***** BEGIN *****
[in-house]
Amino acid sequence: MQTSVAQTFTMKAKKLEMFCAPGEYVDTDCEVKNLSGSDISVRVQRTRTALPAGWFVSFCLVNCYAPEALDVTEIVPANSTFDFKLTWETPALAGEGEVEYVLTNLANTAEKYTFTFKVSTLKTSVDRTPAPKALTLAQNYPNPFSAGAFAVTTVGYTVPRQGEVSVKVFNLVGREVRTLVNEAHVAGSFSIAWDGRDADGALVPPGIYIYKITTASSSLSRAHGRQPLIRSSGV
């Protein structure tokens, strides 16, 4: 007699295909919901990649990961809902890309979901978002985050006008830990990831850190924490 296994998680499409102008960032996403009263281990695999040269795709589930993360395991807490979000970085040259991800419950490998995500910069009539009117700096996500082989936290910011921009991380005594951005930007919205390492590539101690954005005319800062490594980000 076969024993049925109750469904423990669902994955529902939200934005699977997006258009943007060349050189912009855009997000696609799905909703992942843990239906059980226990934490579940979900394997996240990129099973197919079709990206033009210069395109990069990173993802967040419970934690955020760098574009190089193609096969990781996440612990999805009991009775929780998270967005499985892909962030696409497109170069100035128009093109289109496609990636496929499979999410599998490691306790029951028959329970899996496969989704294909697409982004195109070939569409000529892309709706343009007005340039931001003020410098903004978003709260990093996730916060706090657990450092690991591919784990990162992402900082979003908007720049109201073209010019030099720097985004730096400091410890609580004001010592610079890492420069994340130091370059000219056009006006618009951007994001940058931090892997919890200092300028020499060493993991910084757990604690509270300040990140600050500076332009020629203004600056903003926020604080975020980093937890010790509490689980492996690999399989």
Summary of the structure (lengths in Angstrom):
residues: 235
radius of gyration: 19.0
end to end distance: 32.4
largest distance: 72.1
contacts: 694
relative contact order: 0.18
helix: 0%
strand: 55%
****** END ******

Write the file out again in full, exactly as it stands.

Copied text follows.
[in-house]
Amino acid sequence: MQTSVAQTFTMKAKKLEMFCAPGEYVDTDCEVKNLSGSDISVRVQRTRTALPAGWFVSFCLVNCYAPEALDVTEIVPANSTFDFKLTWETPALAGEGEVEYVLTNLANTAEKYTFTFKVSTLKTSVDRTPAPKALTLAQNYPNPFSAGAFAVTTVGYTVPRQGEVSVKVFNLVGREVRTLVNEAHVAGSFSIAWDGRDADGALVPPGIYIYKITTASSSLSRAHGRQPLIRSSGV
């Protein structure tokens, strides 16, 4: 007699295909919901990649990961809902890309979901978002985050006008830990990831850190924490 296994998680499409102008960032996403009263281990695999040269795709589930993360395991807490979000970085040259991800419950490998995500910069009539009117700096996500082989936290910011921009991380005594951005930007919205390492590539101690954005005319800062490594980000 076969024993049925109750469904423990669902994955529902939200934005699977997006258009943007060349050189912009855009997000696609799905909703992942843990239906059980226990934490579940979900394997996240990129099973197919079709990206033009210069395109990069990173993802967040419970934690955020760098574009190089193609096969990781996440612990999805009991009775929780998270967005499985892909962030696409497109170069100035128009093109289109496609990636496929499979999410599998490691306790029951028959329970899996496969989704294909697409982004195109070939569409000529892309709706343009007005340039931001003020410098903004978003709260990093996730916060706090657990450092690991591919784990990162992402900082979003908007720049109201073209010019030099720097985004730096400091410890609580004001010592610079890492420069994340130091370059000219056009006006618009951007994001940058931090892997919890200092300028020499060493993991910084757990604690509270300040990140600050500076332009020629203004600056903003926020604080975020980093937890010790509490689980492996690999399989």
Summary of the structure (lengths in Angstrom):
residues: 235
radius of gyration: 19.0
end to end distance: 32.4
largest distance: 72.1
contacts: 694
relative contact order: 0.18
helix: 0%
strand: 55%